This blog represents most of the newspaper columns (appearing in various Colorado Community Newspapers and Yourhub.com) written by me, James LaRue, during the time in which I was the director of the Douglas County Libraries in Douglas County, Colorado. (Some columns are missing, due to my own filing errors.) This blog covers the time period from April 11, 1990 to January 12, 2012.

Unless I say so, the views expressed here are mine and mine alone. They may be quoted elsewhere, so long as you give attribution. The dates are (at least according my records) the dates of publication in one of the above print newspapers.

The blog archive (web view) is in chronological order. The display of entries, below, seems to be in reverse order, new to old.

All of the mistakes are of course my own responsibility.

Thursday, November 4, 2010

November 4, 2010 - NPR firing lame

I listen to NPR, almost the only radio station I do listen to. I like it for several reasons.

* It covers international news. I find the British news shows particularly interesting. My daughter lived for a time in Germany, France, and Taiwan. Those places regularly get mentioned on NPR, not so much in most U.S. media.

* NPR covers science. "Science Friday" usually raises some topic that doesn't show up anywhere else. I think science is important.

* They do breaking and in-depth news. Often, I hear something on NPR several days before I see it in the paper. They also dig into a story, not just present a 30 second sound bite. I found their coverage from China - right after the 2008 Sichuan earthquake - riveting.

* Some of its shows, "A Prairie Home Companion" and "This American Life" for instance, often make me laugh, or present music and perspectives I appreciate.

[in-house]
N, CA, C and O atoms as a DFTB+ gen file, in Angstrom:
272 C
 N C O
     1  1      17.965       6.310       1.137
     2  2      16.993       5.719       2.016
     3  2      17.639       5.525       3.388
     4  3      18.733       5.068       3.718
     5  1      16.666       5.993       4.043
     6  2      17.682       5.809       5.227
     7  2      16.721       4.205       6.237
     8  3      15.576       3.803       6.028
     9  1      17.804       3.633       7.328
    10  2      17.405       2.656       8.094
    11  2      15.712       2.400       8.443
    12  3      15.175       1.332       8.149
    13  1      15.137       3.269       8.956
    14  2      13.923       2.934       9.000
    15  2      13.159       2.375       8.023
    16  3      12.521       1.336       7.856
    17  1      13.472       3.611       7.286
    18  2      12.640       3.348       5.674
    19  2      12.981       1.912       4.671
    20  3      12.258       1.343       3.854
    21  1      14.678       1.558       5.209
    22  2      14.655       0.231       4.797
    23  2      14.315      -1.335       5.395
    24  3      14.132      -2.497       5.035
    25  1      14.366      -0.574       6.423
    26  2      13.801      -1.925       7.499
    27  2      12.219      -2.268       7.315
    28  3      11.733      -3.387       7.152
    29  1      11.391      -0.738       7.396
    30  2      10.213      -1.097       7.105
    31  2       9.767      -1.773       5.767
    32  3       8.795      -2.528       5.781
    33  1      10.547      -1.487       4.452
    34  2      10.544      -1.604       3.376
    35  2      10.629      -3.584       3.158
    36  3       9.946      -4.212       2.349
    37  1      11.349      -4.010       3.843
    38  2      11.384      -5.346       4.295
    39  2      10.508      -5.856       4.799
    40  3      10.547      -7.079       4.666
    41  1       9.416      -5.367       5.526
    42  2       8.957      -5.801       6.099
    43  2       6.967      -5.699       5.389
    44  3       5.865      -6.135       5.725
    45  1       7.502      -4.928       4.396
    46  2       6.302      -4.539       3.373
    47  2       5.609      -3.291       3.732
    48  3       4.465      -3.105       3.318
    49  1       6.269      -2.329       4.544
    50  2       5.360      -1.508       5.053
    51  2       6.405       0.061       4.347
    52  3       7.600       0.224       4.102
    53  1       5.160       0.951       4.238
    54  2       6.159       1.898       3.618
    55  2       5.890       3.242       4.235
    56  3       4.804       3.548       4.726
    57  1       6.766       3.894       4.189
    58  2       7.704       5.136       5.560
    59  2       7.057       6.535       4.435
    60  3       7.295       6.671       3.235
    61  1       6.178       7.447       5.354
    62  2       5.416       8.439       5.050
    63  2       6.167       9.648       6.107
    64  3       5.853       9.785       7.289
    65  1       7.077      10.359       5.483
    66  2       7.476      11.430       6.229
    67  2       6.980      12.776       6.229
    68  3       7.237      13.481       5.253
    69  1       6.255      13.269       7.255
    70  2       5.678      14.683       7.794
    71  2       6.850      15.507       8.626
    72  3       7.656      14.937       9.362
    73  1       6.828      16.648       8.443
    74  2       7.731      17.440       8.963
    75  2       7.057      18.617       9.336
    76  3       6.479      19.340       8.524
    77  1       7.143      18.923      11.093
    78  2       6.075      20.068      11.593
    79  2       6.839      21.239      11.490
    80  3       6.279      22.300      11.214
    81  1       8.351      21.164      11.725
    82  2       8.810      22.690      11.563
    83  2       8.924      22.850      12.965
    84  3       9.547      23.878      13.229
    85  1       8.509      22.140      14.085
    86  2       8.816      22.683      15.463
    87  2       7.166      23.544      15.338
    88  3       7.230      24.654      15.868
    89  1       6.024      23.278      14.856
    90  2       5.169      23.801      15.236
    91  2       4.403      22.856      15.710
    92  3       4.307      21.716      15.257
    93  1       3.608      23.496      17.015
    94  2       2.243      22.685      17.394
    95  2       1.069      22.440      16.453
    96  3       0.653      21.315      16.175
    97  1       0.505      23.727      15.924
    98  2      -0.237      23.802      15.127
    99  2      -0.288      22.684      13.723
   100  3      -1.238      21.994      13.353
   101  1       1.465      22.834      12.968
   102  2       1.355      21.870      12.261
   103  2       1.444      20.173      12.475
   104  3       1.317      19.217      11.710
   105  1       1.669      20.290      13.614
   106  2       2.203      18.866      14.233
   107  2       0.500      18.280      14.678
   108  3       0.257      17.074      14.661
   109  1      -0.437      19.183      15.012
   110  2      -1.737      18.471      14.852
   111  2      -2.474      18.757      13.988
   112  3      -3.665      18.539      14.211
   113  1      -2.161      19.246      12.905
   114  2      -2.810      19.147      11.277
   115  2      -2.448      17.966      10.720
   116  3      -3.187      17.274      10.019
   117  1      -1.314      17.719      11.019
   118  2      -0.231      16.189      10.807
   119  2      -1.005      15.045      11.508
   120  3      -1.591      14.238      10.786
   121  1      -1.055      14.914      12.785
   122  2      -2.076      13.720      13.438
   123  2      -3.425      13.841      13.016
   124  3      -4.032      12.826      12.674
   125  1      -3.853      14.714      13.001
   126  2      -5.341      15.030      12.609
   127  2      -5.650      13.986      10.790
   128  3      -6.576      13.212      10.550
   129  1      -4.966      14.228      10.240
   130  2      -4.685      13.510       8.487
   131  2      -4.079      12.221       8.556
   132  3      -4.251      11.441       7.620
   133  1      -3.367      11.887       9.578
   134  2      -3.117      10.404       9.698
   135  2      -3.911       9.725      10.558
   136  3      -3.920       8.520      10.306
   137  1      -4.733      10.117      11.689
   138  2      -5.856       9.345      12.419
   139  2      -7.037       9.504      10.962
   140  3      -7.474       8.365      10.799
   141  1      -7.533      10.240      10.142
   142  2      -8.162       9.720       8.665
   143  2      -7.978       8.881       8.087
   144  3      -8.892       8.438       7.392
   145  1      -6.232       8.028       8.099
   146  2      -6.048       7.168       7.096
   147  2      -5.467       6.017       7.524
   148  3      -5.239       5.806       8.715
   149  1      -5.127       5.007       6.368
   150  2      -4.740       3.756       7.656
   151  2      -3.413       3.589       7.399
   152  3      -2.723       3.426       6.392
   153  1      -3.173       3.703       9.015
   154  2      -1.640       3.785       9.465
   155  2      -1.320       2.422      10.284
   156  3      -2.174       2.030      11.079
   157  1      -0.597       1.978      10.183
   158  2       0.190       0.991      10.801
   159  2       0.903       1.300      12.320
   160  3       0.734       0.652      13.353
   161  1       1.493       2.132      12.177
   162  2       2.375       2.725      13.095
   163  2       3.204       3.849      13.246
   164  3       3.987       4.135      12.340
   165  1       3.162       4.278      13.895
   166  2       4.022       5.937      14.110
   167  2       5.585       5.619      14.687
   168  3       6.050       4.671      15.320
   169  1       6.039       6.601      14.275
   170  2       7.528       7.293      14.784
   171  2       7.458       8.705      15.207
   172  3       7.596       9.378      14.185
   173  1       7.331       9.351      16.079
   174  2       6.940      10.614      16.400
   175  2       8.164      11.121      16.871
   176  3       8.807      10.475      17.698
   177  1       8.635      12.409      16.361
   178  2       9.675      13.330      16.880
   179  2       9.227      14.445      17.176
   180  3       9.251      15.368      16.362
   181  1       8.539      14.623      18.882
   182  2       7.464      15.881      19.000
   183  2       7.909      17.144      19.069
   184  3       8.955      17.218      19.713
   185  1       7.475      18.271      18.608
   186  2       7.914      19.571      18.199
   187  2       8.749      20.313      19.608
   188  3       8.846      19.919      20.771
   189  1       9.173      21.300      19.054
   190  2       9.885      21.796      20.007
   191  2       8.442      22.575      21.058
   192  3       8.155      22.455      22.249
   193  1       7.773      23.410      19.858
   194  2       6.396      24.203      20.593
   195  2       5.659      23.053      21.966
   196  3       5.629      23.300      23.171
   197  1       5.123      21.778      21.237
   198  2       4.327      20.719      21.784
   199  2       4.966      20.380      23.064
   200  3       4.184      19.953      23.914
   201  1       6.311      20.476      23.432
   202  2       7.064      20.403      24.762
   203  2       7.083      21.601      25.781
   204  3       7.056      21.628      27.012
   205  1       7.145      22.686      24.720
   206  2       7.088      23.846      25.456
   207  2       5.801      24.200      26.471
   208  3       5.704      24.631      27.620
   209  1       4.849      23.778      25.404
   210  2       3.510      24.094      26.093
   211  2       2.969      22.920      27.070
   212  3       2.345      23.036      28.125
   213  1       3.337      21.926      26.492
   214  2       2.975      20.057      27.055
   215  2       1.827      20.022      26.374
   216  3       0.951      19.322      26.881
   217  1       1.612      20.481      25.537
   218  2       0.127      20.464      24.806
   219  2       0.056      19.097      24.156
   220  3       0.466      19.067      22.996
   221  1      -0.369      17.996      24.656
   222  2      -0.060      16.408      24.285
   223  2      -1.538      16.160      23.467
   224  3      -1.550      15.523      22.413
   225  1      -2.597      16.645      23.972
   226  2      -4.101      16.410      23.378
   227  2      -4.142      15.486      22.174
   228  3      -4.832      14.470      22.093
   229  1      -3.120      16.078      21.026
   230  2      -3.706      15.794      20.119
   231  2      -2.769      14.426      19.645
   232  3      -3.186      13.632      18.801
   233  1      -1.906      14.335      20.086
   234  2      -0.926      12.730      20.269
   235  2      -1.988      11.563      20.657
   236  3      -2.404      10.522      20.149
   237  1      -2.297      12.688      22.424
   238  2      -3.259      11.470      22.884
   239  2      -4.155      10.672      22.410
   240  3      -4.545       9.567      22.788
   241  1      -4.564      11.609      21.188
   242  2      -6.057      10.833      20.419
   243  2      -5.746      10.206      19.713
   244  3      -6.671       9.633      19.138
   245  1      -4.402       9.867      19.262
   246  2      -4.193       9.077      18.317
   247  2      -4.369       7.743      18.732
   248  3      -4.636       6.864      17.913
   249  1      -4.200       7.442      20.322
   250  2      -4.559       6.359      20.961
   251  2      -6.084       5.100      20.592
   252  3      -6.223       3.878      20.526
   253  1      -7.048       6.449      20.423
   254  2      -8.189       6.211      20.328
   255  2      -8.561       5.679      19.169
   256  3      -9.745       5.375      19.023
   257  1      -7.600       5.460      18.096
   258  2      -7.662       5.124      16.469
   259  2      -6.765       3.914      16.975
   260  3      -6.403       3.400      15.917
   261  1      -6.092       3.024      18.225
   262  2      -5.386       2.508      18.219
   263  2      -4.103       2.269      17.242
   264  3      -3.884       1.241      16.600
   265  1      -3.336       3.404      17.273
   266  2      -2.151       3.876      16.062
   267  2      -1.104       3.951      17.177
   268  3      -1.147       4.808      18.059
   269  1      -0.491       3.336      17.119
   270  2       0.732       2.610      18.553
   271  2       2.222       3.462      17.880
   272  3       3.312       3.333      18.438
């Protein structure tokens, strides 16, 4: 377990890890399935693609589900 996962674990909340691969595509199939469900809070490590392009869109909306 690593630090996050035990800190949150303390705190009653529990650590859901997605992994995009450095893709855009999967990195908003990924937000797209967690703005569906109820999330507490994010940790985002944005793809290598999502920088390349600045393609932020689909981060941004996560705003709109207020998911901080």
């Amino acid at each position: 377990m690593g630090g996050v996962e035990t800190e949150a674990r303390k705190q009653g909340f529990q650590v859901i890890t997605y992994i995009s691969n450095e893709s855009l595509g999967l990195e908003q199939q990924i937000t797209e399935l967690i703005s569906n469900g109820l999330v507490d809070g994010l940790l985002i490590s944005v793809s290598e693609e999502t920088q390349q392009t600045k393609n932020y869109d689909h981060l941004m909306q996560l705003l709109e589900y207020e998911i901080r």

Last week, I discussed the problem of "accidental extremism" -- what happens when you pay attention only to one voice in the political spectrum. It's fair to wonder: do people who listen only to NPR run the same risks as people who watch only Fox News?

The answer, of course, is yes.

Fox may have gone to court to defend its right to distort the news (as I talked about last week). But this week, we have the far more recent case of NPR firing one of its distinguished "news analysts," Juan Williams.

Why? Because while appearing on Fox's "The O'Reilly Factor" on October 18, 2010, Williams said, "...when I get on a plane, I got to tell you, if I see people who are in Muslim garb and I think, you know, they are identifying themselves first and foremost as Muslims, I get worried. I get nervous."

Why was that a firing offense? According to NPR’s CEO, Vivian Schiller, "News analysts may not take personal public positions on controversial issues; doing so undermines their credibility as analysts..."

Well, that seems pretty lame to me. Williams is a smart guy. His admission of discomfort at this moment in our history just makes him human.

Sure, "Muslim garb" can be tricky. Can you tell the difference between Afghani headgear and Sikh? I can't. But the comment reminded me of Jesse Jackson, who once reported that when he walked down an urban street at night, then was approached by strangers, he was sometimes relieved if they turned out to be white.

The issue here is lingering fear. Some of it may be statistical, or anecdotal, or even irrational. But all of us carry it around with us. Jesse Jackson wasn't arguing for racial profiling. Williams wasn't suggesting a new Crusade.

Firing Williams isn't censorship. NPR isn't the government. They can employ anyone they like. And in fact, Williams has apparently been offered a lucrative contract ($2 million over three years!) by Fox, who is delighted by the whole affair. Williams won't be injured by the deal.